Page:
Lobster industry pinched by tariffs

TIM JEAN/Staff file photo/ China Central Televison correspondent Zhu Xili, center, and camera operator Mu Lyu, left, film Vince Mortillaro, owner of Mortillaro Lobster Company in Gloucester in January, before recent tariffs went into effect. Mortillaro demonstrated how his company ships live lobsters to China. 1/31/19 

BOSTON — The trade war with China is putting the squeeze on the state's lobster industry, and the damage is seeping into other sectors of the seafood economy, lawmakers were told Tuesday.

China has imposed 35% tariffs on U.S. lobsters — and many other food products — over the past year amid rising trade hostilities with the United States.

As a result, U.S. lobster exports to China have fallen off a cliff, dropping by 80% since its retaliatory tariffs went into effect.

The pain is being felt in Massachusetts, the nation's second-largest market, where lobster sales to China plummeted 62% in the past year, according to state export officials.

"Canada is experiencing a boom in lobster sales as Chinese buyers find alternative markets," Mark Sullivan, executive director of the state Office of International Trade and Investment, told members of Legislature's Committee on Export Development on Tuesday. "Cargo planes are coming into Halifax, Nova Scotia, and New Brunswick to handle this bump in growth."

Vince Mortillaro, owner of Mortillaro Lobster Inc. in Gloucester, told lawmakers his sales to China have dropped about 25% since the tariffs went into effect, with losses estimated at more than $6 million. He's had to lay off employees and trim costs, and expects to loose about 30 percent of his sales when the books close on the year.

"We spent $3 million on infrastructure and six months later we're hit with all these tariffs," he told the committee. "So, it's a pretty hard pill to swallow."

Massachusetts boasts the nation's second-largest lobster harvest after Maine, about 11% of the U.S. total. Gloucester is the state's No. 1 lobstering port, and Rockport is in the Top 5.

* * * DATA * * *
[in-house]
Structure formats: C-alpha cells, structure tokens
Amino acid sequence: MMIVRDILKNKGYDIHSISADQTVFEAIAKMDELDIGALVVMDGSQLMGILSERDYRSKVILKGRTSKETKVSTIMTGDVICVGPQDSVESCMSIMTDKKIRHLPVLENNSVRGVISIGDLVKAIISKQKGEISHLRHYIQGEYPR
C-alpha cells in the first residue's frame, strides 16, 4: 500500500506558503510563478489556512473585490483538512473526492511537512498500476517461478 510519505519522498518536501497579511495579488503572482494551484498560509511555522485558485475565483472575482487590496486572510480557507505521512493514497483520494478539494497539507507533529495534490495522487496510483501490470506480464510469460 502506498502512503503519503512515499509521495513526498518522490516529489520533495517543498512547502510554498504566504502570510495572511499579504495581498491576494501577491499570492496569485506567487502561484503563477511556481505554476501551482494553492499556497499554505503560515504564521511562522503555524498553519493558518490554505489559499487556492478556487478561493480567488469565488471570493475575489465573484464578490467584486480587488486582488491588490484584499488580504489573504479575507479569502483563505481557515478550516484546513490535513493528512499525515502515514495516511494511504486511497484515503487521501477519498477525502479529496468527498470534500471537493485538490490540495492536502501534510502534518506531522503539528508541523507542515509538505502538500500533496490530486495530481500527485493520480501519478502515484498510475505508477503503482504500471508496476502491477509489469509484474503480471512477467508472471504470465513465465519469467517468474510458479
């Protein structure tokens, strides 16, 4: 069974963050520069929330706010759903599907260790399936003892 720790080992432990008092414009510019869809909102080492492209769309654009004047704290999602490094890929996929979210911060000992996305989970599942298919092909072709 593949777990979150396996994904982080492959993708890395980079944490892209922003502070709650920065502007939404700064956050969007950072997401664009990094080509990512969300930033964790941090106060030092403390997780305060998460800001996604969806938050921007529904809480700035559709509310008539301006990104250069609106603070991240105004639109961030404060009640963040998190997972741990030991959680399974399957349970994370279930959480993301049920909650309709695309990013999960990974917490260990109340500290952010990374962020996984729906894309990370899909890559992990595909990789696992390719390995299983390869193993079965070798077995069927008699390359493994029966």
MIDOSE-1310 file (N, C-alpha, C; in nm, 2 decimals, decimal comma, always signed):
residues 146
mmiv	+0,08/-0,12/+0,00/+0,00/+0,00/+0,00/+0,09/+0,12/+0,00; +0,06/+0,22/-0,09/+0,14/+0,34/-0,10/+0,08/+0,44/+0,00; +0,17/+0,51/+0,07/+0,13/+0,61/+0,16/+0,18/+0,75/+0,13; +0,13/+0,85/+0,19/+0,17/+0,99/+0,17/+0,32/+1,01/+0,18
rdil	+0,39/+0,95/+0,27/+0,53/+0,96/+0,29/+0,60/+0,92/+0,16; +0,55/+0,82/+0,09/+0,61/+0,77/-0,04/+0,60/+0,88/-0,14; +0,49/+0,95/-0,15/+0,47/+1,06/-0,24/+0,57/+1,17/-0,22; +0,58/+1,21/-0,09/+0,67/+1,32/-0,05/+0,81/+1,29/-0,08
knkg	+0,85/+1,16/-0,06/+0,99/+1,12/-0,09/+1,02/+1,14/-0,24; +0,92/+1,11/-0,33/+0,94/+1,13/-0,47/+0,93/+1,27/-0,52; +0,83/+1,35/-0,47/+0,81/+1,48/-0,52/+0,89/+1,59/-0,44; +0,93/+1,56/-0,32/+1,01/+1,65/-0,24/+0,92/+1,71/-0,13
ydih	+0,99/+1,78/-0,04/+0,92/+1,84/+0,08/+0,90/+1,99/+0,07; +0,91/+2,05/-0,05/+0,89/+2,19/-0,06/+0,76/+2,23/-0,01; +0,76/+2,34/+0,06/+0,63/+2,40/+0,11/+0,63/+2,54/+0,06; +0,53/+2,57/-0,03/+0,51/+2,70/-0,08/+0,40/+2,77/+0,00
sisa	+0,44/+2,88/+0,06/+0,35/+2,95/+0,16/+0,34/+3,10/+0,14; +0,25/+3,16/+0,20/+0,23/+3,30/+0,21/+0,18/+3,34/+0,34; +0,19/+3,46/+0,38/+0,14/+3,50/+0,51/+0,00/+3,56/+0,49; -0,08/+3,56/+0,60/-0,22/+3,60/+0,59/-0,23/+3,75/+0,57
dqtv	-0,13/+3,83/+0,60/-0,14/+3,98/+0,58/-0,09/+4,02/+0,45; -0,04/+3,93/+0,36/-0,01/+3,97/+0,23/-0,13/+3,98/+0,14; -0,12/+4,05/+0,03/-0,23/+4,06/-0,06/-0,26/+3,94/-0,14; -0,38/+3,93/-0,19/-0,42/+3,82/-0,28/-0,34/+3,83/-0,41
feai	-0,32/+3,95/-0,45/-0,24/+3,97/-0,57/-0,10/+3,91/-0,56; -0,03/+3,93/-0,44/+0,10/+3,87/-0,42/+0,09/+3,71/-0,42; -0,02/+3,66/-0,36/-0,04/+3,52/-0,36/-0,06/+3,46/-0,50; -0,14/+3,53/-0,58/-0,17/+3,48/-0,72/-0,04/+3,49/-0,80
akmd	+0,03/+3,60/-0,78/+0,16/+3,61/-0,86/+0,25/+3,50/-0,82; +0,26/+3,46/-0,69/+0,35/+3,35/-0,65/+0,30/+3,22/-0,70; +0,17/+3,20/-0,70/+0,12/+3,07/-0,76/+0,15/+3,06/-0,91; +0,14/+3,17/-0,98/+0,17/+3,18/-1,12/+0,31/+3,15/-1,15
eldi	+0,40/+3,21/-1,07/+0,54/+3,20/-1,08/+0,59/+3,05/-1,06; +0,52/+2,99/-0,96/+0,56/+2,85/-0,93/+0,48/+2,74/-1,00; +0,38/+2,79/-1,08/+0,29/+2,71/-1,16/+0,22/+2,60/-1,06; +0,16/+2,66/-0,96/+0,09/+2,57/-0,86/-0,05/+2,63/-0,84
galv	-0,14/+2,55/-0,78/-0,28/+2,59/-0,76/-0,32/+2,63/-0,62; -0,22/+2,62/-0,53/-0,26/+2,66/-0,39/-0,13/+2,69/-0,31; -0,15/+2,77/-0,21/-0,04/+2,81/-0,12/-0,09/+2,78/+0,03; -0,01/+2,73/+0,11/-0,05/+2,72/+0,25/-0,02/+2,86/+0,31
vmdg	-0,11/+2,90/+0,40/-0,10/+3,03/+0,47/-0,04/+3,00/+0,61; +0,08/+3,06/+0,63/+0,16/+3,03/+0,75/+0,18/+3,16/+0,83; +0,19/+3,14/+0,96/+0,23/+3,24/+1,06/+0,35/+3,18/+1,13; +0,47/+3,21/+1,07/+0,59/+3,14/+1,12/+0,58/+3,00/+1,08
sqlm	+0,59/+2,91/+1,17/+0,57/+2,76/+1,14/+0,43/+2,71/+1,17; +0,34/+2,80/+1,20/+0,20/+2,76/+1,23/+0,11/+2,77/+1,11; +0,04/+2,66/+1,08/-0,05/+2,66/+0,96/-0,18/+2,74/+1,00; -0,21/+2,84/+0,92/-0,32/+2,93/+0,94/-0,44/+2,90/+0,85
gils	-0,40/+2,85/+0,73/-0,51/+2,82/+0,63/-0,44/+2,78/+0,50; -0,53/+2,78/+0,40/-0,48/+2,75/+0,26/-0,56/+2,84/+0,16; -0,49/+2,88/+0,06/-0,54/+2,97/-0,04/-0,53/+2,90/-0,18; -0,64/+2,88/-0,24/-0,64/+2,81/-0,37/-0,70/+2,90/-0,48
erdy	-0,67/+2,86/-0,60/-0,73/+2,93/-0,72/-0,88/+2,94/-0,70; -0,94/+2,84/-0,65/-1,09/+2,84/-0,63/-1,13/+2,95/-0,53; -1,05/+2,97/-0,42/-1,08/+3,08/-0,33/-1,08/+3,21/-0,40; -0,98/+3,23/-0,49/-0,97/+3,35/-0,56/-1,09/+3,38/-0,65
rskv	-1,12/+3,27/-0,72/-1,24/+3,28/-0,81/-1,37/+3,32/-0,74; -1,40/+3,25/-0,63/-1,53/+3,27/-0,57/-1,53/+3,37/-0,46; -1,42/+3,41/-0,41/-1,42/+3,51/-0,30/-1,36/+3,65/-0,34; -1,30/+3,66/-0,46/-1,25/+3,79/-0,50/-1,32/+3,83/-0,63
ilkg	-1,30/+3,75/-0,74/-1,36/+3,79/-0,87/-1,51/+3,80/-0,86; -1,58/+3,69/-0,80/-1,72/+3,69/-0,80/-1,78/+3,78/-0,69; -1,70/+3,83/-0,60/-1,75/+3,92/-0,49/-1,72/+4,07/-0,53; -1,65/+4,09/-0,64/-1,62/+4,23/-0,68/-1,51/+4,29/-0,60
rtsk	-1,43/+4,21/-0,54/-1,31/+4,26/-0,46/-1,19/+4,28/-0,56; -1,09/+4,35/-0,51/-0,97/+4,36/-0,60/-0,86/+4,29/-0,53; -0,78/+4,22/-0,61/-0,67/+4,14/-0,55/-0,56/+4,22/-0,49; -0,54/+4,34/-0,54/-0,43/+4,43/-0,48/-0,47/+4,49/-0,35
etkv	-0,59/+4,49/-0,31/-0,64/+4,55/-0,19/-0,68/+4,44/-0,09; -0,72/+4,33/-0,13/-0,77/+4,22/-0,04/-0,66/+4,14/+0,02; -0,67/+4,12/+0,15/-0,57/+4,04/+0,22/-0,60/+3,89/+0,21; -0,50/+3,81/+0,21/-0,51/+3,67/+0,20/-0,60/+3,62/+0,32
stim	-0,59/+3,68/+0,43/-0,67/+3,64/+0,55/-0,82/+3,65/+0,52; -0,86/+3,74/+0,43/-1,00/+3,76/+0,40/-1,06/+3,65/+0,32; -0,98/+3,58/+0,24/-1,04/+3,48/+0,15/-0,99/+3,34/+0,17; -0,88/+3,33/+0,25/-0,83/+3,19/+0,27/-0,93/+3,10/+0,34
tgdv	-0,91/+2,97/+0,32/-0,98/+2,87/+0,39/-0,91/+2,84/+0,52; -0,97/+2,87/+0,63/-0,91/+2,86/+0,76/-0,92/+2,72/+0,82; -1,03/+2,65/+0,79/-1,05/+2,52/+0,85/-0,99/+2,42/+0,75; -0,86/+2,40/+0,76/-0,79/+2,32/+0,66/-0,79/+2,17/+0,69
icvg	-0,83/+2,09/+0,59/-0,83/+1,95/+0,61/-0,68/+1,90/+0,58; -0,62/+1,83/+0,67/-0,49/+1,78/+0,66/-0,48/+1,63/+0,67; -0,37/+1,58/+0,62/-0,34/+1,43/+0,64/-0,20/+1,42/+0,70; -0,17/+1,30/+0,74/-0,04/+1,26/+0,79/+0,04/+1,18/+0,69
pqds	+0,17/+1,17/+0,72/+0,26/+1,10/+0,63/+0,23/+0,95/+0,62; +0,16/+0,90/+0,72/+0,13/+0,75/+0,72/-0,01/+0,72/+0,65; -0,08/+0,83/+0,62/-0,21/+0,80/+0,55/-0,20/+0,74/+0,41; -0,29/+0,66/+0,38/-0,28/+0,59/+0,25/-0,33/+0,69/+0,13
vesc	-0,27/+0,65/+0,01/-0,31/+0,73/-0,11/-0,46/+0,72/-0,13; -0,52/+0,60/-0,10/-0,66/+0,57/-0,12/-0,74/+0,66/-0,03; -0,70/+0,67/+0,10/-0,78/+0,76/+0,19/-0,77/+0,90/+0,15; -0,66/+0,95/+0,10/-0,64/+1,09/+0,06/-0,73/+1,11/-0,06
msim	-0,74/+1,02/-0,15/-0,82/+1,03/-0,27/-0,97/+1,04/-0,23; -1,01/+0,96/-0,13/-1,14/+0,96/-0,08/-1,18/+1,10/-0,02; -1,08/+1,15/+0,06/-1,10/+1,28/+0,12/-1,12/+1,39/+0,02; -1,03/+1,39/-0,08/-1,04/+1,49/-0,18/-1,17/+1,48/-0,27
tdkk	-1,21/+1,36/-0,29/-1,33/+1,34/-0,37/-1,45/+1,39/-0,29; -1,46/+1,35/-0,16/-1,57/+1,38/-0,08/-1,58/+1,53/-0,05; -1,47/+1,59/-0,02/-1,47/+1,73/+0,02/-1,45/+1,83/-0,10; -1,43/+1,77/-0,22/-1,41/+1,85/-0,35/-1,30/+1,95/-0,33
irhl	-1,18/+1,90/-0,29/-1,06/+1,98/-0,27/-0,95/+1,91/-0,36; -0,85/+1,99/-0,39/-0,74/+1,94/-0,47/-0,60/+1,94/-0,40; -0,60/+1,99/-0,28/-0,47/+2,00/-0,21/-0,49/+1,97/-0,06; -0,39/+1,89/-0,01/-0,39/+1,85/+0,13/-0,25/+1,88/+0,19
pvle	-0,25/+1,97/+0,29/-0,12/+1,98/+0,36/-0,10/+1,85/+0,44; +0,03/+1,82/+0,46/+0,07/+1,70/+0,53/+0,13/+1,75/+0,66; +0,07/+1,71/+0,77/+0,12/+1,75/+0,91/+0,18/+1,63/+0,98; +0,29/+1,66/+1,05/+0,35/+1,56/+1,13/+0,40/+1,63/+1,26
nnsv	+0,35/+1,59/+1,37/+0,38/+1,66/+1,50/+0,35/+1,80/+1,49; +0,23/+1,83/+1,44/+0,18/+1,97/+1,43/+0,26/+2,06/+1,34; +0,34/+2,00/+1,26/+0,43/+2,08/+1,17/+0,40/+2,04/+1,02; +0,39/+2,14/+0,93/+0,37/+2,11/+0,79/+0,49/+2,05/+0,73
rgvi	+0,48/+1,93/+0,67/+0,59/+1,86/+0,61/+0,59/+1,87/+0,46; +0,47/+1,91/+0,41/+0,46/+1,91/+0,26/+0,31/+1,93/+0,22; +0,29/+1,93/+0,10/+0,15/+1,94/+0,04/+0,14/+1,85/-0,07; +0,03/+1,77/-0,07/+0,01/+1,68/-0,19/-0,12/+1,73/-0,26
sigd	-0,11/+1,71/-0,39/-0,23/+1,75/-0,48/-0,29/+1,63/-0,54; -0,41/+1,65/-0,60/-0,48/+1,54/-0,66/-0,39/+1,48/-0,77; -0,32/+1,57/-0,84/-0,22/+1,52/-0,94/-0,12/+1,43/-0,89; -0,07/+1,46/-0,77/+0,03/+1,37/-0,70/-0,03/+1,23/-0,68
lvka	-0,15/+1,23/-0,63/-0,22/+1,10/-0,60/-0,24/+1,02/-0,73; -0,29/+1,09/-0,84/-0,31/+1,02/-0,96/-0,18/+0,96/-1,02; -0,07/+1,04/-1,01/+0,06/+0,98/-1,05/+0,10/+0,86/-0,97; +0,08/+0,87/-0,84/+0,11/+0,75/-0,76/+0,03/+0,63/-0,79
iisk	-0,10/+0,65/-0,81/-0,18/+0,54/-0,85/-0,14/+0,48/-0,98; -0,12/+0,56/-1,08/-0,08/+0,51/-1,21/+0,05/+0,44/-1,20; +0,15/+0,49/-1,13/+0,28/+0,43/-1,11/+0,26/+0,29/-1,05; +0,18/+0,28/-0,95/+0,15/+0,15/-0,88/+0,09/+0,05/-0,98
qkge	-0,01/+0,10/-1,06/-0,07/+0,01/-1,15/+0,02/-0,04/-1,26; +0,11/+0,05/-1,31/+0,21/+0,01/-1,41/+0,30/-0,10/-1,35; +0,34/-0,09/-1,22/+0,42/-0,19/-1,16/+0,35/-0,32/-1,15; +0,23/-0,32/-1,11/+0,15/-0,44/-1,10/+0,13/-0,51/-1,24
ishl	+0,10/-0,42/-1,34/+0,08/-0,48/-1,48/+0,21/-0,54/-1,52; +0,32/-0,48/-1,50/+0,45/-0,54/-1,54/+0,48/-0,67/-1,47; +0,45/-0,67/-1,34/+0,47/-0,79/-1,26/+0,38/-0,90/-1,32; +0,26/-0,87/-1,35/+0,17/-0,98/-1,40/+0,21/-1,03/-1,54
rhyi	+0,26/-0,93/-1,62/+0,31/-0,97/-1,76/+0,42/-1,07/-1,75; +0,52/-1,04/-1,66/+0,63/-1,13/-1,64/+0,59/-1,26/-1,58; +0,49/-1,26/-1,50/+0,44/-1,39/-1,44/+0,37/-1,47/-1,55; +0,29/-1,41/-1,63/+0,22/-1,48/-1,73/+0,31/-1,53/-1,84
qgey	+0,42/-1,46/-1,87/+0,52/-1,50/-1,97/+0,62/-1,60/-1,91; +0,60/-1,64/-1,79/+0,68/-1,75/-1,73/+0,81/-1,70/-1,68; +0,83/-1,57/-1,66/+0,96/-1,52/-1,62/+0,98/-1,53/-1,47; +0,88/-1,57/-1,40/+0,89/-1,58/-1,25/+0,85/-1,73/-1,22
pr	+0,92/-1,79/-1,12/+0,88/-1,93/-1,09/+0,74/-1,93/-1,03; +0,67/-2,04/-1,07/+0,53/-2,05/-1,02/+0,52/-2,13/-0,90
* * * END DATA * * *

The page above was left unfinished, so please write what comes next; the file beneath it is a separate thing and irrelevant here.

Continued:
America has exported less than 2.2 million pounds of lobster to China this year through June, according to data from the federal government.

The country exported nearly 12 million pounds during that same period last year. That’s a more than 80% drop.

Unlike farmers, who have been offered a $16 billion bailout to compensate for income lost in the trade war, the Trump administration hasn't throw a life-line to commercial fishermen.

The state Legislature's export committee, co-chaired by Rep. Lori Ehrlich, D-Marblehead, is exploring what the state government can do to help the struggling lobster industry survive the trade war.

State Rep. Ann Margaret Ferrante, D-Gloucester, said the trade wars are hurting not just lobstermen but other sectors of the seafood industry connected to it, such as processors, wholesalers, supermarkets and restaurants.

"The lobster is commodity that feeds a chain of industries," she said. "You're talking about a supply chain of about five industries that are going to take a serious hit."

Ferrante said the state needs to find a way to help the struggling lobster industry weather the impact of the trade war.

"If the bio-tech industry came here today and said, 'Hey, guess what, people put a 40% tariff on us,' we would be scrambling in this building to figure out what to do," she said.

In Congress, U.S. Rep. Seth Moulton, D-Salem, has filed legislation to expand disaster relief to fisheries — such as the New England lobster industry — harmed by the retaliatory tariffs.

Members of the state's congressional delegation, including Moulton and Sen. Elizabeth Warren, wrote to the Trump administration on Monday urging officials to explore new overseas markets for lobster sales.

"While Massachusetts state legislators are exploring solutions for economic relief at the state level," the letter read, "it is imperative that there be federal resolve to assist the Massachusetts lobstermen whose livelihoods heavily relied on exports to China."

Still, Mortillaro points out, there are few places in the world where there's a demand for lobsters that isn't being already met.

"People keep talking about spending more money to find new markets. There isn't any new markets," he told the committee on Tuesday. "Everywhere lobster can go, it goes."

Christian M. Wade covers the Massachusetts Statehouse for North of Boston Media Group’s newspapers and websites. Email him at cwade@cnhi.com.

 

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